As part of our commitment to monitor and work to protect the health of our lakes, the KLCA is excited to announce that we are participating in a project to gather valuable data about the robustness of our lake ecosystem.
This project involved the consolidation of past research (a literature review) to understand the reasons behind calcium loss in freshwater lakes (specifically Kawagama Lake), and the impacts of this decline on aquatic life, in addition to recommendations for action that can be taken to reduce this decrease.
BENTHIC BIOMONITORING PROJECT
As part of our commitment to monitor and work to protect the health of our lakes, the KLCA is participating in a project to gather valuable data about the robustness of our lake ecosystem. Kawagama and Bear Lakes were selected as part of only six lakes to be included in the project. Students from Trent University have taken on the data collection and analysis.
Read more about the project and the latest results here: Benthic Invertebrate Monitoring 2023.
2020 Kawagama Lake and Bear Lake Final Report
What is biomonitoring?
Biomonitoring samples benthic macro-invertebrates to measure lake health.
What are benthic macro-invertebrates?
Benthic macro-invertebrates are aquatic "bugs" that live on the bottom of a stream, river or lake. Aquatic worms, insects and crustaceans make up the bulk of our benthic macro-invertebrate samples.
Why do we monitor benthic macro-invertebrates?
Conventional water quality sampling consists of sampling at a specific point in time, that few minutes that it takes to collect a sample. Although this sampling provides great information for the specific time sampled, it does not necessarily tell us what is happening in the lake over the remainder of the year.
Benthic invertebrates live in a lake for up to three years. During this time, they are exposed to the full range of water quality conditions present in the lake. Some species require excellent water quality to survive while others are quite tolerant of pollution. By looking at the different species present at a sampling site, we can identify whether lake health is good, fair or poor.
Monitoring of benthic invertebrates allows us to answer several important questions: “Is development impacting lake health?” “Are our lakes becoming healthier or more degraded over time?” “Where will our stewardship activities be most effective?” “Are our stewardship activities resulting in water quality improvements?”
CALCIUM DECLINE PROJECT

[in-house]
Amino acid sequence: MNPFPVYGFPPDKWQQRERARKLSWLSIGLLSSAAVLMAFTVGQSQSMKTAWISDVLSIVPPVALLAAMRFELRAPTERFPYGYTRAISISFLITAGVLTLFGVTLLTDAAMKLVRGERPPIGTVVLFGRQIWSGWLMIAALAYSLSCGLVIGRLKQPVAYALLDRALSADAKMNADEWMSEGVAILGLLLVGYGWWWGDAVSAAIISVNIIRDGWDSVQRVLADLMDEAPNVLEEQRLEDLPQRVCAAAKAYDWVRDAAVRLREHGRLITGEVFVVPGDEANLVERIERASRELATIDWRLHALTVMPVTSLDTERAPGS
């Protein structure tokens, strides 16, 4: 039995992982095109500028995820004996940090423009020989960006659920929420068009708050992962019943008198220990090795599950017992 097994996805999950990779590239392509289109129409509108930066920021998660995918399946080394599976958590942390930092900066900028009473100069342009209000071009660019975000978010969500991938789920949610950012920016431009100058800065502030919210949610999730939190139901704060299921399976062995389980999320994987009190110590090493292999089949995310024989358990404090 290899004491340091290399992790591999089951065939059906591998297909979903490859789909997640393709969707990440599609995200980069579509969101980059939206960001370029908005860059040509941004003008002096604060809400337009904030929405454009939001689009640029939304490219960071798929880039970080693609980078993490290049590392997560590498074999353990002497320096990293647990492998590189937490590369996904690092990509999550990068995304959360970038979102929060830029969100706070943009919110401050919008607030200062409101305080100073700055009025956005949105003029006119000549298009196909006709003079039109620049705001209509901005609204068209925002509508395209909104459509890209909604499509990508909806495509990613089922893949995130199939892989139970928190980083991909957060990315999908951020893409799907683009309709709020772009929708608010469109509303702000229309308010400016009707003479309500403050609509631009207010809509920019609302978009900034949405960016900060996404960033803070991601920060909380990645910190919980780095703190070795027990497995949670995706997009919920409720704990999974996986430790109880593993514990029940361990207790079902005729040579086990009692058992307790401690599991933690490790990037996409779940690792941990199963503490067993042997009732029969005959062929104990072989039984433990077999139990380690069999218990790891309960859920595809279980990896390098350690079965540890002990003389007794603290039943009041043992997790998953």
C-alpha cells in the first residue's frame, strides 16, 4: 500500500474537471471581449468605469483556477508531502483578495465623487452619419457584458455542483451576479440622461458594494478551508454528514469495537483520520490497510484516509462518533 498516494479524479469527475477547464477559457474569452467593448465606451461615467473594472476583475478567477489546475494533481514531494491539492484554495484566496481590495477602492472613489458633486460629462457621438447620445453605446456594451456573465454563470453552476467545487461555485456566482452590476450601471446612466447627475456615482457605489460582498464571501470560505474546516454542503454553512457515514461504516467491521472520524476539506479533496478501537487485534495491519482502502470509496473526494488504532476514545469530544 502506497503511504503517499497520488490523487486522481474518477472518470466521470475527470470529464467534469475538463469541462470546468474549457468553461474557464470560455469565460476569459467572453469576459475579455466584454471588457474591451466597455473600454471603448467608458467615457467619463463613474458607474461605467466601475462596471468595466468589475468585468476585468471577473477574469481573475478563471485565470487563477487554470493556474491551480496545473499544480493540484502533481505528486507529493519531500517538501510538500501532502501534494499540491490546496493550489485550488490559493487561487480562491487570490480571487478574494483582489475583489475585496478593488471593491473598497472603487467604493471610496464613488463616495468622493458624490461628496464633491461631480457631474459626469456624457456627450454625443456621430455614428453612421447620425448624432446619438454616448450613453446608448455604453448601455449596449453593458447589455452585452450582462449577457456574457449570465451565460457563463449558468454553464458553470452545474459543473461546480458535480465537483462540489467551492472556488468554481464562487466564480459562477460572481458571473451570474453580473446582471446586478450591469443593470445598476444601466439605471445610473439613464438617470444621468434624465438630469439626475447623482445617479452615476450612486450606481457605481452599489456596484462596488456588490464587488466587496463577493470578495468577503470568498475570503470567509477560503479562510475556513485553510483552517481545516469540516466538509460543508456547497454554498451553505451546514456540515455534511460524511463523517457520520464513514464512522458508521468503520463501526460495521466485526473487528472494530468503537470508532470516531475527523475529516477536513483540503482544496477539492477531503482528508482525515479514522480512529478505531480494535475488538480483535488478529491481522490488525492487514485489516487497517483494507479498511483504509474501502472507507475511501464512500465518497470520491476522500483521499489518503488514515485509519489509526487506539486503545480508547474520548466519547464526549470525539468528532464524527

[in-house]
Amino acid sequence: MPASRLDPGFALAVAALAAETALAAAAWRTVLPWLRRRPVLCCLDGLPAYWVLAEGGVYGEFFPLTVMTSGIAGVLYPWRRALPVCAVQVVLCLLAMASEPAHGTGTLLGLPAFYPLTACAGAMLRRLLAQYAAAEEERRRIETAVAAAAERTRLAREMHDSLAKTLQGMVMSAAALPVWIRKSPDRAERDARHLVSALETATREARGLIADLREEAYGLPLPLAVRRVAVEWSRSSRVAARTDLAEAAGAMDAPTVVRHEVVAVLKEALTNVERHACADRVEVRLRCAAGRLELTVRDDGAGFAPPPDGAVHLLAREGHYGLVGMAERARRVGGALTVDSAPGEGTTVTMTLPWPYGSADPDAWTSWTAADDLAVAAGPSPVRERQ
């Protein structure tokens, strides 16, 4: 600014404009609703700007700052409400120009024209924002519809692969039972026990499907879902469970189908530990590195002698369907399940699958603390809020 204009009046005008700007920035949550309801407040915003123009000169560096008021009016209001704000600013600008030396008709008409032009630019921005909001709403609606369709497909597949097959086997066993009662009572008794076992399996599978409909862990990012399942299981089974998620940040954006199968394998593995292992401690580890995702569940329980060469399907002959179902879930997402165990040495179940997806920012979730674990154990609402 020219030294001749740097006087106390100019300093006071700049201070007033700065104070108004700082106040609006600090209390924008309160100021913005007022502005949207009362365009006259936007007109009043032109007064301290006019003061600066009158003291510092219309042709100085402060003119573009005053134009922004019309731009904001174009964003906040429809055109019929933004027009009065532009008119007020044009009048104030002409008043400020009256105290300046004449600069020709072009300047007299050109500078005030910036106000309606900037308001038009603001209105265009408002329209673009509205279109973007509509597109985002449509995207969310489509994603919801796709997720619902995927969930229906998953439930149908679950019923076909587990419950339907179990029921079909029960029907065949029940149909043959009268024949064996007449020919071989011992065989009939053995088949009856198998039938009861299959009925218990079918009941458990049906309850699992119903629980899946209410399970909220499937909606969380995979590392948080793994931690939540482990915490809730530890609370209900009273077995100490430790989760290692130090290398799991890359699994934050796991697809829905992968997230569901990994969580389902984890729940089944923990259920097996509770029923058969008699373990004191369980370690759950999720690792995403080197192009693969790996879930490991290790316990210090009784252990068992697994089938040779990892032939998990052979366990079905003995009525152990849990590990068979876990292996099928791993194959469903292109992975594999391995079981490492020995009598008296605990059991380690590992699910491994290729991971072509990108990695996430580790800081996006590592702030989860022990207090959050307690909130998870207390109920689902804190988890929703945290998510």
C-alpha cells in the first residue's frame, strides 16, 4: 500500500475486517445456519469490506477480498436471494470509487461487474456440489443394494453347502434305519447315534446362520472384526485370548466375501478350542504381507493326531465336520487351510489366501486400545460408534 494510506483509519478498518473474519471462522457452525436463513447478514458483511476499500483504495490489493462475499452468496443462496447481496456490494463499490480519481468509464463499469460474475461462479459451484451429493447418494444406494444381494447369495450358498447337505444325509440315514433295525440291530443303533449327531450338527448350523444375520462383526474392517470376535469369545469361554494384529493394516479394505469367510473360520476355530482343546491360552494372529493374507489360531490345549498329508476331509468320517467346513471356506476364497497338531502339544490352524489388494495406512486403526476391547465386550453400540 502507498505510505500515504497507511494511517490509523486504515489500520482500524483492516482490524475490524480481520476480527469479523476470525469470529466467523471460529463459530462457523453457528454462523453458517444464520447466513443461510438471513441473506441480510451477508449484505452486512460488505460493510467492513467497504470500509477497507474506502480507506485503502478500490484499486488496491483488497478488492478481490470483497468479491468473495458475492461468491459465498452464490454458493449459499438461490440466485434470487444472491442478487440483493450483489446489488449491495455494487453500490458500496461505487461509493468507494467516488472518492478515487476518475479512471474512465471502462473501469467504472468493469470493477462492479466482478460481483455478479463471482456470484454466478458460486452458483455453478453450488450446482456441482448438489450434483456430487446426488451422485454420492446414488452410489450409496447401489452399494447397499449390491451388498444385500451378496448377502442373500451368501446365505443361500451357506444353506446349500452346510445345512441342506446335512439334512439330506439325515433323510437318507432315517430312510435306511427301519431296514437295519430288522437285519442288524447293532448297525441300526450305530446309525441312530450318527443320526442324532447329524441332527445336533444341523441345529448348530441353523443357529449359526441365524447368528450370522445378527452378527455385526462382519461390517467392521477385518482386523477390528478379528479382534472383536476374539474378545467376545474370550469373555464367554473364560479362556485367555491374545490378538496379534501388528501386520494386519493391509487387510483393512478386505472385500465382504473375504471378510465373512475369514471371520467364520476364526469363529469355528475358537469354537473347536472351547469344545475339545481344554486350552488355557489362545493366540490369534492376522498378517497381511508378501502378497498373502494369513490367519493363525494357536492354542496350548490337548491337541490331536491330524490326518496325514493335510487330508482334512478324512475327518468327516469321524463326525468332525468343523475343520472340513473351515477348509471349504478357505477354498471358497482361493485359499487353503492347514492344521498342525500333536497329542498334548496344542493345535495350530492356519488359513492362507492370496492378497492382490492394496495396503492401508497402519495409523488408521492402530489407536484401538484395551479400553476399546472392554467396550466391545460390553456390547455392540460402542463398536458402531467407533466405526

U-LINKS & TRENT UNIVERSITY PROJECT - CALCIUM DECLINE
A three-member team from Trent University have completed their project that focused on calcium decline, impacts and potential mitigation efforts for Kawagama Lake.
Calcium has been declining in Kawagama Lake due to historic and ongoing acid deposition. These declining calcium levels can have a negative impact on the aquatic food-chain and can thus affect the growth of various sport fish.
The project involved the consolidation of past research (a literature review) to understand the reasons behind this calcium loss in freshwater lakes (specifically Kawagama Lake), and the impacts of this decline on aquatic life, in addition to recommendations for action that can be taken to reduce this decrease.
The following are links to the results of the calcium decline project completed by students from Trent University
CALCIUM DECLINE PROJECT 2
This research is concerned with assessing the present state of calcium pools in the Kawagama Lake watershed in Haliburton county, Ontario
This information is intended to guide future decisions regarding mitigation and further research
Soil samples were collected from six sites along the north shore of the Kawagama
Calcium Concentration (meq/100g Soil) Calcium Concentration (mg/g) Magnesium Concentration (mg/g) Potassium Concentration (mg/g) Lake watershed. Each sample was comprised of four soil horizons: L (litter), FH (fibric and humus), A (upper mineral soil), and B (lower mineral soil)
The samples from each horizon at the six sites were tested for their pH level, percent of organic matter, and exchangeable base cations (including calcium, magnesium, and potassium)